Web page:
The scarce number of female inventors today has alarmed the British government enough for it to issue a strategy list to the UK Intellectual Property Office that includes the instruction to:
"Investigate why such a small proportion of inventors are women and ... to devise and implement a campaign to help boost IP awareness."
Until the 19th century, a woman's intellectual property automatically became her husband's on marriage, and consequently numerous female inventions are likely to have never been acknowledged. Women were also less likely to receive a technical education that would enable them to transform their genius into an actual product. Many women even faced prejudice and ridicule when they sought help from men in actualising their idea.
To inspire the female inventors of today, here is a combined list of some of the most random and useful inventions that are, or have since been, accredited to women:
The stereotypical ‘masculine’ drink was actually invented by women, although it is near impossible to suggest an exact entrepreneur or the exact date of its creation. This is because Beer historian, Jane Peyton claims that ancient Mesopotamian women were the first to develop and even drink beer. As the females were so skilled in the fermentation and sales processes, they were also the only ones trusted to brew and sell the wonder liquid for economic gain.
Note: Perhaps the next time you have the choice of being pulled a pint by a man or a woman, you should go for the expert.
In 1812, Tabitha Babbitt noted that the pit saw, which requires two people to move it back and forth, was inefficient. The weaver, turned inventor, decided that there must be a better way to cut wood and got to thinking. Eventually, she designed the prototype for a circular saw, which had a blade attached to her spinning wheel and could cut through wood with ease. Although she did not apply for a patent due to religious beliefs, her invention went on to be used in saw mills.
1899 saw Letitia Geer create the one hand operated device that is responsible for administering medicine and taking blood. It changed the world and would be near impossible to live without.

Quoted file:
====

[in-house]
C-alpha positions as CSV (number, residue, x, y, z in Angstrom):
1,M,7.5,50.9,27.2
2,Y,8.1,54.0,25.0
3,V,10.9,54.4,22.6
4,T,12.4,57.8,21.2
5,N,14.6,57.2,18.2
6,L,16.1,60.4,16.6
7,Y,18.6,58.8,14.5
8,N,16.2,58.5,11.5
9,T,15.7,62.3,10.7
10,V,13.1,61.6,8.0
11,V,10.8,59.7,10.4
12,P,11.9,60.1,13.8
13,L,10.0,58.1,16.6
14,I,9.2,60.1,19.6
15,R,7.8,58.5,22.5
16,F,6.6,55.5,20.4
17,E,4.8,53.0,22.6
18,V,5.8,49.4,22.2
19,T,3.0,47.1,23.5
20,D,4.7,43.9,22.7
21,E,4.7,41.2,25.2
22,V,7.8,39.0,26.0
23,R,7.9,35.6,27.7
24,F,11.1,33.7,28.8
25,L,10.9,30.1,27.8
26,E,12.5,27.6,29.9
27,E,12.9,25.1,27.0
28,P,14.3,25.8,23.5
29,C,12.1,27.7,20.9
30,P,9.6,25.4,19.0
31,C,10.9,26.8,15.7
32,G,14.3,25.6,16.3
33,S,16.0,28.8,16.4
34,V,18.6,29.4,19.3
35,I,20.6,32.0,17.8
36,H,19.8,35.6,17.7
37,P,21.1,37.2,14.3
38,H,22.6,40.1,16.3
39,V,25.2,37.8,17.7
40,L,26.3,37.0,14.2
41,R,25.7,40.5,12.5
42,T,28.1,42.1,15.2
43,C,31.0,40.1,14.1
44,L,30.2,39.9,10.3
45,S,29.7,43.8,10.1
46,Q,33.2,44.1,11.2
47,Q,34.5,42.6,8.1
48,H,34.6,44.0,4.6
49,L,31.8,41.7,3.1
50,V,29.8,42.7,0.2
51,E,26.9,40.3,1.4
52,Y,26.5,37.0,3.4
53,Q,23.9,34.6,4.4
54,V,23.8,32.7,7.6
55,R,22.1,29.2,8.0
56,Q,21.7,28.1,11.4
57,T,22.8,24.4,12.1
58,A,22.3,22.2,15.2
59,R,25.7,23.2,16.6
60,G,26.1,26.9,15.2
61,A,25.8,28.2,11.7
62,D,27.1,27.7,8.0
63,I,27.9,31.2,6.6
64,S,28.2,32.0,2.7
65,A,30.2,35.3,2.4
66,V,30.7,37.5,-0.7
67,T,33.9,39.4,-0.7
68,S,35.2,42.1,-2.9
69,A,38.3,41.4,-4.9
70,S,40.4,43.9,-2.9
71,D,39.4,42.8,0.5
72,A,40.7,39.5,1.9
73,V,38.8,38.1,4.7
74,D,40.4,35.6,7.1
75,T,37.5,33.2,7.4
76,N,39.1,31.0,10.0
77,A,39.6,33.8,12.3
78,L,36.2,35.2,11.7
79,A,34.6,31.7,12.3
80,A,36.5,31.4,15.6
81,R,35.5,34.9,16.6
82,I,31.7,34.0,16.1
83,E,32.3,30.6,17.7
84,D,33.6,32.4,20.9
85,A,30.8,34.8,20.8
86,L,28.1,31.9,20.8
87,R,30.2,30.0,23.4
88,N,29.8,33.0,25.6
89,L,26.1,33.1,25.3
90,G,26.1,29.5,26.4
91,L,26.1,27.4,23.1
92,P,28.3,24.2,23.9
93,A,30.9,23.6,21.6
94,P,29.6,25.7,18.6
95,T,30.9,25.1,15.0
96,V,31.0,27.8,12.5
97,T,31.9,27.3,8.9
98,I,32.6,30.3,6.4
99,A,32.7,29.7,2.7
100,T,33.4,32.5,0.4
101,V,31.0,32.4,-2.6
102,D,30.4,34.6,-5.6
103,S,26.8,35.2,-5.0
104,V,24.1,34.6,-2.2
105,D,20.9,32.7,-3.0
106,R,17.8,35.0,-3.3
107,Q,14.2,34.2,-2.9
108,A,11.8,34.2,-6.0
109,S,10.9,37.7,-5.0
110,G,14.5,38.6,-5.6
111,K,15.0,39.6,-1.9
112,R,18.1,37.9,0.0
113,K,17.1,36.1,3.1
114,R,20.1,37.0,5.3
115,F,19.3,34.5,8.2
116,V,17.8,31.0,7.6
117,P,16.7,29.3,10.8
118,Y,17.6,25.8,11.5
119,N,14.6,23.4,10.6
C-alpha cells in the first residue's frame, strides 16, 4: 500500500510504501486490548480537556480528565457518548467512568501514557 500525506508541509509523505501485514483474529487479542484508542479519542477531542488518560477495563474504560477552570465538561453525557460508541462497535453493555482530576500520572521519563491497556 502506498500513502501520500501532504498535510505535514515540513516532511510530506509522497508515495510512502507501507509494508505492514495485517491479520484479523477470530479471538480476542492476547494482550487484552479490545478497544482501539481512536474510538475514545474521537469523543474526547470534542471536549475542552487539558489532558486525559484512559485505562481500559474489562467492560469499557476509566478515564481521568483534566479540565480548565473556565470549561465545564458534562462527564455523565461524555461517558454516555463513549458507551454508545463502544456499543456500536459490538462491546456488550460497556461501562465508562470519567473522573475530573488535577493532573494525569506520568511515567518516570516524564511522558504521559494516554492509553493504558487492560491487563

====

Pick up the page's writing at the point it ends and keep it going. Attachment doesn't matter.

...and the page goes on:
The board game, originally titled, The Landlord’s game, was invented by Elizabeth Magie in 1904 to demonstrate the tragic effects of land-grabbing and inspire reforms. Ironically the anti-capitalist game was ripped off by Charles Darrow and the Parker Brothers 30 years later, but the company eventually tracked down Magie and paid $500 for her troubles. Nowadays, you can find Monopoly at the heart of every friends and family game night or feud.
Ada Lovelace worked alongside Charles Babbage to develop ways to program the analytic engine (computer) with mathematical algorithms. Although Babbage and co had drafted programs for his engine before, Lovelace’s 1842 sketches were the most elaborate and complete and the first to be published; essentially making her the first computer programmer and the inspiration for modern computers. She was a mathematician to be reckoned with, and her technological legacy has shortlisted her as a powerful role model for women.
The first outdoor fire escape, with an external staircase, was patented by Anna Connelly in 1897. Without her, we could be stuck in a burning building with no option but to jump.
Inventions by Women: Fire Escape Bridge connecting roofs of buildings by Anna Connelly,patented in 1887 pic.twitter.com/zPBn2JGfop— Nisha (@nishaONnisaa) June 13, 2016
Similarly, who would want to be on a burning boat without a life raft? Maria Beaseley decided "not her" in 1882, when she looked out to sea and decided human safety should be prioritised in the water like it is on land. A typical life raft in 1870’s was a few planks of wood tied together with string, so Beaseley set out to design a fireproof, safe, compact and readily launched alternative.
Fun fact: The Titanic used her newly designed rafts on the ship (just not enough for Leonardo DiCaprio).
In 1930, Ruth Wakefield was baking up a batch of Butter Drop Do cookies for her guests, but realised she had run out of baker's chocolate. Her quick thinking meant that she took a Nestle chocolate bar, crumbled it into pieces and threw it into her batter, expecting the chocolate pieces to melt during baking like in the latter recipe. However, the chunks held their shape, and the chocolate chip cookie was born.
Fun fact: Wakefield’s cookies impressed Nestle so much that they implemented her recipe into one of their produces, and in exchange, offered her free chocolate for life.
In the 19th century, a little rain meant that tram drivers had to stop every few minutes to wipe their windows and tackle poor visibility. As this was tedious for the driver and the passengers, Mary Anderson developed a squeegee on a spindle and handle that could wipe precipitation from the windshield, from inside the vehicle. The device was patented in 1903, and 10 years later, a number of people owned a car with her invention.
It seems the, “Get back to the kitchen!” gags really struck a chord with, Josephine Garis Cochran, who registered a dishwasher patent to KitchenAid® in 1886. The wealthy women desired a machine that could wash her own fragile dishes faster than her servants, without causing any damage to them. When she realised such an appliance did not exist, she made it her mission to build one that could fit the dimensions of her china and showcased it to the world. It was not until the 1950s, however, that dishwashers became the mainstream household kitchen appliances that we recognise them to be today.
Women inventors, we need and salute you!
Do you know any female inventors that didn’t make the cut? Let us know in the comments below!